A digital wallet is an online platform or software application that stores payment information. They can be used on mobile devices, tablets, smart watches, and laptop or desktop computers. Digital wallets don’t process transactions themselves; instead, they store the debit and credit card details, bank account and routing numbers, loyalty card information, and digital coupons, then provide this information to the payment processor upon request.
Digital wallets can be used for e-commerce transactions or in-person purchases, though some older point of sale (POS) hardware is not compatible with digital wallet technology. In addition to payment details, digital wallets can also store hotel keys, flight boarding passes, concert tickets, and membership cards.
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Types of digital wallets
There are many digital wallets on the market that are popular in different parts of the world. These include:
- Apple Pay
- Samsung Pay
- Google Pay
- Cash App
How does a digital wallet work?
In most cases, using a digital wallet starts when a buyer initiates a payment. The user opens the digital wallet app from their mobile device during an in-person transaction or logs into their digital wallet account from a mobile browser. Then, the user provides the required authentication information like a passcode or biometric identifier. Once verified, the user can choose the payment method stored in the digital wallet and complete the transaction.
Most digital wallets complete online transactions by sending encrypted payment information over the internet. However, digital wallet payments are only possible if the ecommerce platform or payment processor has an integration already in place.
Depending on the digital wallet you choose, it may use one of the following technologies to facilitate in-person transactions:
- Near field communication (NFC) uses the proximity—typically four inches or less—of two devices to transfer payment information. Most smartphone-based digital wallets use the NFC tag embedded in the device to communicate with NFC payment processors.
- Magnetic secure transmission (MST) uses magnetic signals between two devices to transfer payment information. This technology functions similarly to magnetic strips on physical credit cards.
- Quick response (QR) codes are unique two-dimensional barcodes that store payment information. Most smartphones can scan QR codes to send or receive digital payments.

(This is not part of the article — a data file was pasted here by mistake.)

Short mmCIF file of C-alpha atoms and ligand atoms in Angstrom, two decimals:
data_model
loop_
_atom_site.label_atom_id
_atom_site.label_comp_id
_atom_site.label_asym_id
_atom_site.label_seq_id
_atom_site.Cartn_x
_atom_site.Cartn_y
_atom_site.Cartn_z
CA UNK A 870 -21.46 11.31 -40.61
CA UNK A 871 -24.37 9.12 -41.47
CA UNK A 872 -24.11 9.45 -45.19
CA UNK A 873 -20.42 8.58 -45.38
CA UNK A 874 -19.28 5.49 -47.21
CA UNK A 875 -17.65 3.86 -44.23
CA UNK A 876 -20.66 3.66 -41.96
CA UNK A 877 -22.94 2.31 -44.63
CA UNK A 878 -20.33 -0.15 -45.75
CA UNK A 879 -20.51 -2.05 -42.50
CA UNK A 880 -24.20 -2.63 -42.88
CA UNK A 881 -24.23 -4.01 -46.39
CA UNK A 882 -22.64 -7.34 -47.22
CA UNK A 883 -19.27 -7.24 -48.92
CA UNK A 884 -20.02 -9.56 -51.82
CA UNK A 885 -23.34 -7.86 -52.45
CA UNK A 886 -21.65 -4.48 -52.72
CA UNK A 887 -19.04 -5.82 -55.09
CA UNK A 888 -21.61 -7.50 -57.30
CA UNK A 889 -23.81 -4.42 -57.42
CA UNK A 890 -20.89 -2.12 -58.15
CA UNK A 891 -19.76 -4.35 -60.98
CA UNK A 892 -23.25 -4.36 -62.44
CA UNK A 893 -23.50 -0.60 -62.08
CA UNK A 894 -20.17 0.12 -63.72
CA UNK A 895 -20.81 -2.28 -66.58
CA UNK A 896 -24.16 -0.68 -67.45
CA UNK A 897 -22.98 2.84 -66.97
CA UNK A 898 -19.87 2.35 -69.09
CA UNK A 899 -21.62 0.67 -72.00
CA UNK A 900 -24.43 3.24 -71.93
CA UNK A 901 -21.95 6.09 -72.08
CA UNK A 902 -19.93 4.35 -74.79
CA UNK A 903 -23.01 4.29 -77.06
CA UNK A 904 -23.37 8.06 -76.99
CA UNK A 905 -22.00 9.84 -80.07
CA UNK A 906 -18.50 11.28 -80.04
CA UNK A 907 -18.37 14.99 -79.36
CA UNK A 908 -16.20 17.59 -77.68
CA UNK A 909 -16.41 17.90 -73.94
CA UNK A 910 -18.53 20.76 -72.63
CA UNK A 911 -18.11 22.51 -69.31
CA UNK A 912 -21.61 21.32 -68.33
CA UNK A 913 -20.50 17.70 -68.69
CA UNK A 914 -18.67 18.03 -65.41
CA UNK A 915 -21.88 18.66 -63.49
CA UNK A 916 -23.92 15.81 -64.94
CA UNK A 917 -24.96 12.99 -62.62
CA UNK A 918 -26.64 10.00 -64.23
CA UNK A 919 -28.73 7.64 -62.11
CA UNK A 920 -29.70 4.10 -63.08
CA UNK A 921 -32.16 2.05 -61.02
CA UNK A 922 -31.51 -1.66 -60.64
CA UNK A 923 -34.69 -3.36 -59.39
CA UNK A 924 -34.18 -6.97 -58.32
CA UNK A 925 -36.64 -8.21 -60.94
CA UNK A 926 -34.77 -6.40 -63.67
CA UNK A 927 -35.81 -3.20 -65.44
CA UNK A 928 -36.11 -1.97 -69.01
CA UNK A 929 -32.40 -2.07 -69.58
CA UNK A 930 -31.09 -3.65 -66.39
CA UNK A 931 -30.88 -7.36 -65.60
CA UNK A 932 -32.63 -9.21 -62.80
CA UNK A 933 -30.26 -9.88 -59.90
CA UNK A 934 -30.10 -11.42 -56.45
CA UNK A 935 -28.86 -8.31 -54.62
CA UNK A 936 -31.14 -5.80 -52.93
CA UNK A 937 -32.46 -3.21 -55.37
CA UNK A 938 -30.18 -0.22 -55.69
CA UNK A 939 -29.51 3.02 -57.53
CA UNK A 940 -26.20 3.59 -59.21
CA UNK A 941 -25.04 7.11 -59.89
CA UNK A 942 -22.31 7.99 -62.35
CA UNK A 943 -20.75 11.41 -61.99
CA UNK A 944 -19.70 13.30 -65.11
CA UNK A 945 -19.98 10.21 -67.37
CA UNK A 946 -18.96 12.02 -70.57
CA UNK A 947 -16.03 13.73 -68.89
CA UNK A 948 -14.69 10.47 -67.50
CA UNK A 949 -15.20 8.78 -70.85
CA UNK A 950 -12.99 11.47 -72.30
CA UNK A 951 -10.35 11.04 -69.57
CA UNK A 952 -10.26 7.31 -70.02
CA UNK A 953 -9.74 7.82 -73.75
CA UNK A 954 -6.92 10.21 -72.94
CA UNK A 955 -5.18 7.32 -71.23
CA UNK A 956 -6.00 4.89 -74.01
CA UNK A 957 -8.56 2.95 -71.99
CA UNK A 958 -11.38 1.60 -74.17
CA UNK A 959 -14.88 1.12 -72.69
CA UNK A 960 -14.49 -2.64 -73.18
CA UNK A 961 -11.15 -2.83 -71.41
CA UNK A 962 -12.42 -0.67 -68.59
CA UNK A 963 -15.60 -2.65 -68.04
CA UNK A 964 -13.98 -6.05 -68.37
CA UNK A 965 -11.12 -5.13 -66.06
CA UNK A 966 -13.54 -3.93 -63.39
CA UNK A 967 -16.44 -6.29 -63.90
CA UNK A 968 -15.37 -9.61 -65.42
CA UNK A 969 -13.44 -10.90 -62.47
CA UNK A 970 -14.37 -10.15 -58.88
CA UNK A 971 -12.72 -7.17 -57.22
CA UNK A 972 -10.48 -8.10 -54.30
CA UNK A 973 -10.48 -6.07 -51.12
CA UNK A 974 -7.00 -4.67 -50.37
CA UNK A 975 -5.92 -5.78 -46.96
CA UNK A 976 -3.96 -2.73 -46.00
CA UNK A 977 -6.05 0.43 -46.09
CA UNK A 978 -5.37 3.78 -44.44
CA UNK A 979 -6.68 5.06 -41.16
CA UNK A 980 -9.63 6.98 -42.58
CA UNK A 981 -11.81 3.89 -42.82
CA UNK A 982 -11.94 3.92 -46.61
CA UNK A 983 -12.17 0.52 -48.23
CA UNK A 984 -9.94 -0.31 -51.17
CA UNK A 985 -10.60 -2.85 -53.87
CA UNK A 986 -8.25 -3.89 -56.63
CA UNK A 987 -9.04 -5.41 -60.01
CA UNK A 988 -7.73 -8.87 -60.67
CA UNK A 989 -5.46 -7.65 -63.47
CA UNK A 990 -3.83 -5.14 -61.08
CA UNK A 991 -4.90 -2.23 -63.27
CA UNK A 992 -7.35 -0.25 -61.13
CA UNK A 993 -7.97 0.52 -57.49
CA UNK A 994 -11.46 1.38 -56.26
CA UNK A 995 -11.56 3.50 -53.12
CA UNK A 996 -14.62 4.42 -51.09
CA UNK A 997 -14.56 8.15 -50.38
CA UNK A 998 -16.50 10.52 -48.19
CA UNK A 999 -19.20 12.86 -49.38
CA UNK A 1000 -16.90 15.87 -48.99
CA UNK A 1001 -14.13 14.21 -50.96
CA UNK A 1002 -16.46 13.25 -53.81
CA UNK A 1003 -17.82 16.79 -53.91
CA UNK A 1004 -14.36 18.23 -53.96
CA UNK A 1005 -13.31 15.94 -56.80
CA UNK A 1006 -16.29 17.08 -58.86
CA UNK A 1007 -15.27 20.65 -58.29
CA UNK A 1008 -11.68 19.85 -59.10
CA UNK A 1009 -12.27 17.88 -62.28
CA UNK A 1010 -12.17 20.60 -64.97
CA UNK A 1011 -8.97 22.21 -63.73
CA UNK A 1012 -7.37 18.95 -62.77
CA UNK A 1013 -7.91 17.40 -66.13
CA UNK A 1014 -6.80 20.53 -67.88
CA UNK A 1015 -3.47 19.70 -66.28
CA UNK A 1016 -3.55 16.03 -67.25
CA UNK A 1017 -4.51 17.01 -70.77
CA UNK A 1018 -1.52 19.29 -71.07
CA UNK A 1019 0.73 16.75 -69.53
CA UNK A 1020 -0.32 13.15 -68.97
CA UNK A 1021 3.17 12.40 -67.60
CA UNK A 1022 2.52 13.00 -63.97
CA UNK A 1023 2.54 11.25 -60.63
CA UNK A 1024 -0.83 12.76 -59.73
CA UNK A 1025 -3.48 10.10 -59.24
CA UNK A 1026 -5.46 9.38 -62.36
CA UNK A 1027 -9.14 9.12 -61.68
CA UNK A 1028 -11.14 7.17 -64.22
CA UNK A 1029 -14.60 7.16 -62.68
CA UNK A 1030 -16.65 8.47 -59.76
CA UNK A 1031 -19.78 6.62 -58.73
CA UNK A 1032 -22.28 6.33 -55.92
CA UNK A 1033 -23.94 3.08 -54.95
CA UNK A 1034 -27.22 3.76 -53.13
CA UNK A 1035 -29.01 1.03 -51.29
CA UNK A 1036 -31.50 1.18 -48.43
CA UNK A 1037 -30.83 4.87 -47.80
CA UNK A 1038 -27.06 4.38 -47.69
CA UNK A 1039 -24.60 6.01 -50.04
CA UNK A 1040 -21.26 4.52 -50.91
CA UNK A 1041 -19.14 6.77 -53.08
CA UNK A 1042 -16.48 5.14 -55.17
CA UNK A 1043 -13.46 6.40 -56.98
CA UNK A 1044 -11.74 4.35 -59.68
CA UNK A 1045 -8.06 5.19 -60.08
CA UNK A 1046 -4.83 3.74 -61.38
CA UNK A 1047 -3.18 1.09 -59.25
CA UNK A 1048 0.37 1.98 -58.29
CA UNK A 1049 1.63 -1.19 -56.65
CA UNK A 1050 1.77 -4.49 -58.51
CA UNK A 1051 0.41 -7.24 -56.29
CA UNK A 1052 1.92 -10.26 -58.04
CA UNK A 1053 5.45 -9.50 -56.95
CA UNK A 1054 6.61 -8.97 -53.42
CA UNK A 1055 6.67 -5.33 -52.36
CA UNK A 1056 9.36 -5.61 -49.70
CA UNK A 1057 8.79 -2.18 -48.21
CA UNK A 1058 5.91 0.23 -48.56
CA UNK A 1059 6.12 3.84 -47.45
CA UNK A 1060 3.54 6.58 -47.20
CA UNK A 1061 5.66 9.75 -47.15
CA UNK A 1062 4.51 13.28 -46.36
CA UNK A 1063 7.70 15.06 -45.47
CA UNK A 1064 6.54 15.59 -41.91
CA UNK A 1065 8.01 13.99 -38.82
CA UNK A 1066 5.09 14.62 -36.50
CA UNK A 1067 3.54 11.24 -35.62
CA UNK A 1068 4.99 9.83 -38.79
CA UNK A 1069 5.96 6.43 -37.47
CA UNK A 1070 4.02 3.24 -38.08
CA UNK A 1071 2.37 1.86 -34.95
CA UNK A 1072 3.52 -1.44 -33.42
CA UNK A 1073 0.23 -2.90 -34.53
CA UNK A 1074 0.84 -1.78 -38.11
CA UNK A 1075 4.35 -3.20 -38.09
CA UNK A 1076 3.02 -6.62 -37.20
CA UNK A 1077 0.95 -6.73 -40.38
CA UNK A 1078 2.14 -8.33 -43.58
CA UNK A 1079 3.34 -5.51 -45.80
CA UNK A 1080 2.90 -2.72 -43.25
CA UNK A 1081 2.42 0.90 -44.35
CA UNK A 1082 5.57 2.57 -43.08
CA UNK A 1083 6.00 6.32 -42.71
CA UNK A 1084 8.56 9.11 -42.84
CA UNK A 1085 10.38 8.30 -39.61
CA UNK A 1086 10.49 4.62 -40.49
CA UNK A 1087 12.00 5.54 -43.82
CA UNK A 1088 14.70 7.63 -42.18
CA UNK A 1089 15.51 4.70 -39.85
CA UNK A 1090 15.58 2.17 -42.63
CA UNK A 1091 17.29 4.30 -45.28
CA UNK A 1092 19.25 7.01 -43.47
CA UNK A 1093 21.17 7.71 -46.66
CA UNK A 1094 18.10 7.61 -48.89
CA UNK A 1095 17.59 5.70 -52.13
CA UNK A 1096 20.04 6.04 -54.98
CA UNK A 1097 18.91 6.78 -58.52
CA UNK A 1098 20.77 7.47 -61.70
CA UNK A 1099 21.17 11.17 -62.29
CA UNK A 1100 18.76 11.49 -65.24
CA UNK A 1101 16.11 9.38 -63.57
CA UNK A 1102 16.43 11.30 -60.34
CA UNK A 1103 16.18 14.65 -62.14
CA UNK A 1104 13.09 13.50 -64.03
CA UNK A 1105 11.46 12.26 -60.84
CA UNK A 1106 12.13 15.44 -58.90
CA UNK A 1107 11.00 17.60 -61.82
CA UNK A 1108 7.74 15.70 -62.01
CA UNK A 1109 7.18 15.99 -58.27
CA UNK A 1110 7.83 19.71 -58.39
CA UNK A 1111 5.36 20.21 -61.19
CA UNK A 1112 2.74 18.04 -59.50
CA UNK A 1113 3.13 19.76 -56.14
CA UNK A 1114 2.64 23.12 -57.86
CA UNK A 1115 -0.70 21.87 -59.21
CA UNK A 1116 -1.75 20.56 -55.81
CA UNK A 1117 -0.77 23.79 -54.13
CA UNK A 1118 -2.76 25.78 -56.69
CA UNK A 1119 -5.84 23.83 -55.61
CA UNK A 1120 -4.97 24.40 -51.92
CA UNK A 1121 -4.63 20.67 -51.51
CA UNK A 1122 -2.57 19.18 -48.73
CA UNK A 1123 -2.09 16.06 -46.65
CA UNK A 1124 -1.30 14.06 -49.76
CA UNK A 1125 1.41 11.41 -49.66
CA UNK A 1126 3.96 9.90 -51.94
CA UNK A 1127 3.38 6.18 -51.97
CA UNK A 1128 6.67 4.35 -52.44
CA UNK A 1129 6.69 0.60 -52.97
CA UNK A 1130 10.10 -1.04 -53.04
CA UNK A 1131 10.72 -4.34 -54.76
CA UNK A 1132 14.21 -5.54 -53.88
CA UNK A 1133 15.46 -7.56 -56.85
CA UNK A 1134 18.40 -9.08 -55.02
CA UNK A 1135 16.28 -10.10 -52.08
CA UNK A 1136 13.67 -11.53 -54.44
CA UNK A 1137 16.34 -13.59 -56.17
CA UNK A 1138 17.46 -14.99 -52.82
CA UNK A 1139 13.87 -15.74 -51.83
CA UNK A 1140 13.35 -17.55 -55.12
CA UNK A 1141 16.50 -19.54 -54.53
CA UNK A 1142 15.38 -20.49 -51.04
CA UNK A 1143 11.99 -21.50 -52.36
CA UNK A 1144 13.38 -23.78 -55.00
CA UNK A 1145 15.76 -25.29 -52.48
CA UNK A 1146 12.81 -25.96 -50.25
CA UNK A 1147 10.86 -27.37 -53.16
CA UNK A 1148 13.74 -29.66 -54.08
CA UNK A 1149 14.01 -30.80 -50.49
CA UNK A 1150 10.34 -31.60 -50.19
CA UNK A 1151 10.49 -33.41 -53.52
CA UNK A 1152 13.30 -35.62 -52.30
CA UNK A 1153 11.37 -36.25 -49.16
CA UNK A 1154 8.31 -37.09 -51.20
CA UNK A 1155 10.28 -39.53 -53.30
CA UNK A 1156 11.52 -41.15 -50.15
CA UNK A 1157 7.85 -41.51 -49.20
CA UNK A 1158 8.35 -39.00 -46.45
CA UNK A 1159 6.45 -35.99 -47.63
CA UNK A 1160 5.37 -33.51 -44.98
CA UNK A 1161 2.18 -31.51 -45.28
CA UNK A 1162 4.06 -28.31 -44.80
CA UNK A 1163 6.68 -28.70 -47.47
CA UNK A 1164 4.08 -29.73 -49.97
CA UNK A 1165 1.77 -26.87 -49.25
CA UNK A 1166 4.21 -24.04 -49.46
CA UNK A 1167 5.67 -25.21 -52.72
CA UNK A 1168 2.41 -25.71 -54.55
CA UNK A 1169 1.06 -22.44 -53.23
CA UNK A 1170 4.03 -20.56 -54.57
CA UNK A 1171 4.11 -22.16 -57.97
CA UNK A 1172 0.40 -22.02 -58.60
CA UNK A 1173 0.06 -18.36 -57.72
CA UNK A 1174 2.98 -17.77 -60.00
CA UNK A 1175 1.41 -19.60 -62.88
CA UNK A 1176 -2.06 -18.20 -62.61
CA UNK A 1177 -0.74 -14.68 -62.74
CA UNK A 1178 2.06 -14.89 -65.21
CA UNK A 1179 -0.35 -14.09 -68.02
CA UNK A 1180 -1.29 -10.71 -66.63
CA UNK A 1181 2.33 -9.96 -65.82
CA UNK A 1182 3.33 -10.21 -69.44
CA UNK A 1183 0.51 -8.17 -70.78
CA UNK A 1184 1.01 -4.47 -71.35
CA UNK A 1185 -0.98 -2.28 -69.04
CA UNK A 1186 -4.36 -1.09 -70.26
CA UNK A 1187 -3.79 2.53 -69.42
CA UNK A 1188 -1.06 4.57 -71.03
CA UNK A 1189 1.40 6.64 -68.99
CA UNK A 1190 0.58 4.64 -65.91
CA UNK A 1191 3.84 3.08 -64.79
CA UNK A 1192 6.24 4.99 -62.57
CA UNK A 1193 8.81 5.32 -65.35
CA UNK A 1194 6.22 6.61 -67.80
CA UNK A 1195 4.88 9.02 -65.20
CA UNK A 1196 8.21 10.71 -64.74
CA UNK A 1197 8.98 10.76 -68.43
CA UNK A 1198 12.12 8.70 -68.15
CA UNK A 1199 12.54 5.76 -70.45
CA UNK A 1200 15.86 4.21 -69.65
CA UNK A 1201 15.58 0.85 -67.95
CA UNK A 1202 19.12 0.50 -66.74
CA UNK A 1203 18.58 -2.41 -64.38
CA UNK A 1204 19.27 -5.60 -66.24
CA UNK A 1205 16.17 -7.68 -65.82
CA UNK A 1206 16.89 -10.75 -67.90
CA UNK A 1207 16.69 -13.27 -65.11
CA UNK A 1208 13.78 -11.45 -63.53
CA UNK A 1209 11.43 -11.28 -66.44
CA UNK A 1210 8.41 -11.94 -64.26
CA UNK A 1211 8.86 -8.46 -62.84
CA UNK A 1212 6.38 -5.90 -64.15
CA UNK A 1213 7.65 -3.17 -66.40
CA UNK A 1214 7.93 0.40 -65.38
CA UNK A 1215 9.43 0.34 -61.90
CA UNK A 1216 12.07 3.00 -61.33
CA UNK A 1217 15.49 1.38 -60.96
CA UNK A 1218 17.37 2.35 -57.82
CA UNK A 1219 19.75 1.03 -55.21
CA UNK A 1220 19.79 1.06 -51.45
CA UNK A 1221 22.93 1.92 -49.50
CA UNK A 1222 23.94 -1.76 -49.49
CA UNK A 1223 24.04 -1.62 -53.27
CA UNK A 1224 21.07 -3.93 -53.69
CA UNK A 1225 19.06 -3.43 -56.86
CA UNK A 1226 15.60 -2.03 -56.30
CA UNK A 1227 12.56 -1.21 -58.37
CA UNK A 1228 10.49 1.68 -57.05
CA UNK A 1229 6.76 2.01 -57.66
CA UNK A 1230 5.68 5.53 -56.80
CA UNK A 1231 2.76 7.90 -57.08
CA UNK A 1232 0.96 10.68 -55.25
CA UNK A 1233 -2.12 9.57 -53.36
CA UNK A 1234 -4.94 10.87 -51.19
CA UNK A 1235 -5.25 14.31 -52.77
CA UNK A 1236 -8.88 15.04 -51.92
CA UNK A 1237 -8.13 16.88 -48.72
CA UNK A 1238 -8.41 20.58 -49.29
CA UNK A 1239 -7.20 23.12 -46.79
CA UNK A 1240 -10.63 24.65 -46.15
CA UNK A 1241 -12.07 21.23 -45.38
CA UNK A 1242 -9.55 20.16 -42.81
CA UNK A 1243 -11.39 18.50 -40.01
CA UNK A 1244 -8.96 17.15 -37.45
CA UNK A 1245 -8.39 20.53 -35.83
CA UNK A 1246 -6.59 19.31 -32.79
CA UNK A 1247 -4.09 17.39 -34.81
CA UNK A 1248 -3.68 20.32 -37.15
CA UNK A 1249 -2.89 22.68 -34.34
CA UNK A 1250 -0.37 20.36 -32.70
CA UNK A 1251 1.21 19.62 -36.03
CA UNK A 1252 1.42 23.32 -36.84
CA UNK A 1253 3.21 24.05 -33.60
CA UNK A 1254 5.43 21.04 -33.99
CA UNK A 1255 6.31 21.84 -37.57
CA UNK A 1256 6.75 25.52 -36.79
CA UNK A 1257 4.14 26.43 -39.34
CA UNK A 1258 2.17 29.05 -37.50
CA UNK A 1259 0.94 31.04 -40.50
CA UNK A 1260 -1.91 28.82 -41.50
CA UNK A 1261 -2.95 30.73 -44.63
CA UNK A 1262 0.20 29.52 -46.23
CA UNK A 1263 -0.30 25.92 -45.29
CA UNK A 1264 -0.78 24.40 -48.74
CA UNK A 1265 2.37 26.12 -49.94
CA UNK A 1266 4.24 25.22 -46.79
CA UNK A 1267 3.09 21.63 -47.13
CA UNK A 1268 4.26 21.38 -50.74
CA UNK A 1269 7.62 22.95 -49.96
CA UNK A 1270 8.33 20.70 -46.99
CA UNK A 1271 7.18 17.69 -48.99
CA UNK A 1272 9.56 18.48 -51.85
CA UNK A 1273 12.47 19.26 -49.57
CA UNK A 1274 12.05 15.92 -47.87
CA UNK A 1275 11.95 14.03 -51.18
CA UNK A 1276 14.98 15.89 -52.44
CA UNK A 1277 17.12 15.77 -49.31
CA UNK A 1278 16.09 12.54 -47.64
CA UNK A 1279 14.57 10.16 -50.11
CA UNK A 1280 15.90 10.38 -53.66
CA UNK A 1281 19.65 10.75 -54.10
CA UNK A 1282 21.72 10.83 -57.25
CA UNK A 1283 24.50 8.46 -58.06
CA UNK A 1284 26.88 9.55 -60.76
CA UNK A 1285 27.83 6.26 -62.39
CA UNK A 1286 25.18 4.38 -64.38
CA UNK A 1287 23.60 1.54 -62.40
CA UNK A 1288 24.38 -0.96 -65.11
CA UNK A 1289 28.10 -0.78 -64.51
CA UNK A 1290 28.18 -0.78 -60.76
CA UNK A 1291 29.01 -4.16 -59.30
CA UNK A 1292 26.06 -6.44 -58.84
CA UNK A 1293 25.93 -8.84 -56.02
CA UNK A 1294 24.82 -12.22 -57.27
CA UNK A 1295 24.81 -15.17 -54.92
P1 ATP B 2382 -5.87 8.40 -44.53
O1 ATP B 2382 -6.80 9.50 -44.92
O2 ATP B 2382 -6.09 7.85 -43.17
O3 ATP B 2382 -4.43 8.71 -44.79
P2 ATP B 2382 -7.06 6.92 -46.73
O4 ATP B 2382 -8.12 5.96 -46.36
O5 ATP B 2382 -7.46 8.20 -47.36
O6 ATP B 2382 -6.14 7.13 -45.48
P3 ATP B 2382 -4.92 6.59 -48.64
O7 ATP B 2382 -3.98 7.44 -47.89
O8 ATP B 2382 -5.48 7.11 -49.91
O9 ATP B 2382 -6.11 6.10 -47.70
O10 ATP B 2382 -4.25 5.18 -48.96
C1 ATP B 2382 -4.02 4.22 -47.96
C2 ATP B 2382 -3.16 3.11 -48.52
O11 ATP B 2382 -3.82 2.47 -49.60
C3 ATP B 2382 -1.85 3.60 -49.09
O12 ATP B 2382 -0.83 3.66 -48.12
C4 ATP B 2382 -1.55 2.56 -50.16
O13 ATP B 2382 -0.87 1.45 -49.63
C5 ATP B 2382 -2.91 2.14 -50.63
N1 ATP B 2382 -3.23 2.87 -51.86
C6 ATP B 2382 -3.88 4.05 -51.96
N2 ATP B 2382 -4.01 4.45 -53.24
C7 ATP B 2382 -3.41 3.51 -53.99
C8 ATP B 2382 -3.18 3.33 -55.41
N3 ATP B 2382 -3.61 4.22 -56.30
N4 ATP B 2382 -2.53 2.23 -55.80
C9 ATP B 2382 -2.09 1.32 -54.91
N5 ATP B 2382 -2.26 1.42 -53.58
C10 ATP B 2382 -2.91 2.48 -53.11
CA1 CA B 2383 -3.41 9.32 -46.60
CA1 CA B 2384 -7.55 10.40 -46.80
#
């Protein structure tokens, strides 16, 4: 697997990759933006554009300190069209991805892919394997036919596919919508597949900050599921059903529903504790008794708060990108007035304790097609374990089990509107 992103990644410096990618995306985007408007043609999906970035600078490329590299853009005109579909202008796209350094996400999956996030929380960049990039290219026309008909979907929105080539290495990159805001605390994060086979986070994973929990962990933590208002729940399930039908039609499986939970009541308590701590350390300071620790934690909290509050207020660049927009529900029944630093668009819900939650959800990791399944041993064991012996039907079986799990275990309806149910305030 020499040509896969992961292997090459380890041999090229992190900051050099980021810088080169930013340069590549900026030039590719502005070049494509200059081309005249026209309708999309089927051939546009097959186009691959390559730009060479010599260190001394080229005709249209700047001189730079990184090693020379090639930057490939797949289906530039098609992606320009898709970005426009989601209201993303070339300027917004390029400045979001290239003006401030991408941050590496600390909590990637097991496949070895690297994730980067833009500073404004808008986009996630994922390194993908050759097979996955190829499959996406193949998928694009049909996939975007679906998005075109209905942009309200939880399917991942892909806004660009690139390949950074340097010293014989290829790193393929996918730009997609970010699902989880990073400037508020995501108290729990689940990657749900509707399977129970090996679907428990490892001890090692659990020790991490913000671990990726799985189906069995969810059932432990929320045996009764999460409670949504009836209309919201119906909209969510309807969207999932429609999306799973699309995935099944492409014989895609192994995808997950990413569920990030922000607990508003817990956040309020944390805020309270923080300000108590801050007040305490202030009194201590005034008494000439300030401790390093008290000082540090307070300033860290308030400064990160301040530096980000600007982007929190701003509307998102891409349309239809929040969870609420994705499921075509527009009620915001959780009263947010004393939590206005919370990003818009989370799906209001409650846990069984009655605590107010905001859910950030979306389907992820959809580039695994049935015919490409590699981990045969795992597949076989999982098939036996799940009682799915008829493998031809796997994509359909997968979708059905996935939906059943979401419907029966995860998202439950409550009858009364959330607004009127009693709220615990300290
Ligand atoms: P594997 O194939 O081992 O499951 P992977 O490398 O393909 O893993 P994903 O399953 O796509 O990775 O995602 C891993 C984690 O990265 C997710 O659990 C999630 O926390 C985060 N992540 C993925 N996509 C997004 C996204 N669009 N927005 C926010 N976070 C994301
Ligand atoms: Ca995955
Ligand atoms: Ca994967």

Digital wallets vs. crypto wallets
Though they are similar, digital wallets and crypto wallets are not the same. Crypto wallets are used for transactions on a decentralized crypto exchange like Coinbase, while digital wallets are more widely used for transactions with traditional currencies. Not all digital wallets support cryptocurrency, and not all crypto wallets are digital. Many of the top crypto wallets like Mycelium and Exodus do not support transactions with traditional currencies.
However, many digital wallets do support cryptocurrency and securely store the private keys that are used in a crypto transaction. PayPal, Venmo, and Cash App are among the top digital wallets that also support cryptocurrency.
Are digital wallets safe?
In many cases, digital wallets are safer than physical wallets because they cannot be stolen and used as easily. Most digital wallets have multi-factor authentication (MFA) features that verify the user’s identity before providing payment details.
Additionally, digital wallets use tokenization technology to hide the credit card information, whereas physical cards have all of the details except the billing address printed on them.However, digital wallets are not without their own set of risks. Digital wallet holders must follow fundamental cybersecurity best practices to prevent their information from falling into the wrong hands. This includes using a strong password that cannot be easily guessed, enabling MFA, and closely monitoring all transactions for signs of fraudulent activity.